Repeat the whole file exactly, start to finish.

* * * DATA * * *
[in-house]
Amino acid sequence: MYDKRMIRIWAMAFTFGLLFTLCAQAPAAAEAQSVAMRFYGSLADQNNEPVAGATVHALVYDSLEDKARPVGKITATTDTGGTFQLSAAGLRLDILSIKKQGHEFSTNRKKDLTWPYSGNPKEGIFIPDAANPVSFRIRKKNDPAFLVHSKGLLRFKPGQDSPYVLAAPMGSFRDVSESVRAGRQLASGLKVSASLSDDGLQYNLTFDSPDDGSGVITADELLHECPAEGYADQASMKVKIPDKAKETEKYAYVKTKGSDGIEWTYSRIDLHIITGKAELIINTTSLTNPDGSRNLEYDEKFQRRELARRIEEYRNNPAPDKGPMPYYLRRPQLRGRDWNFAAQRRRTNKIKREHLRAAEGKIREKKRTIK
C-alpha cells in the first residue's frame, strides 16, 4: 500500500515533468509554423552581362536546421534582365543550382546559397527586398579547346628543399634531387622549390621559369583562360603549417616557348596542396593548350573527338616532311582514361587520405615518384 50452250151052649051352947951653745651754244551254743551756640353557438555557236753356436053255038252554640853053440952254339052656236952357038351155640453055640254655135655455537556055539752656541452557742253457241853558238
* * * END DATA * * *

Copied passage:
[in-house]
Amino acid sequence: MYDKRMIRIWAMAFTFGLLFTLCAQAPAAAEAQSVAMRFYGSLADQNNEPVAGATVHALVYDSLEDKARPVGKITATTDTGGTFQLSAAGLRLDILSIKKQGHEFSTNRKKDLTWPYSGNPKEGIFIPDAANPVSFRIRKKNDPAFLVHSKGLLRFKPGQDSPYVLAAPMGSFRDVSESVRAGRQLASGLKVSASLSDDGLQYNLTFDSPDDGSGVITADELLHECPAEGYADQASMKVKIPDKAKETEKYAYVKTKGSDGIEWTYSRIDLHIITGKAELIINTTSLTNPDGSRNLEYDEKFQRRELARRIEEYRNNPAPDKGPMPYYLRRPQLRGRDWNFAAQRRRTNKIKREHLRAAEGKIREKKRTIK
C-alpha cells in the first residue's frame, strides 16, 4: 500500500515533468509554423552581362536546421534582365543550382546559397527586398579547346628543399634531387622549390621559369583562360603549417616557348596542396593548350573527338616532311582514361587520405615518384 50452250151052649051352947951653745651754244551254743551756640353557438555557236753356436053255038252554640853053440952254339052656236952357038351155640453055640254655135655455537556055539752656541452557742253457241853558238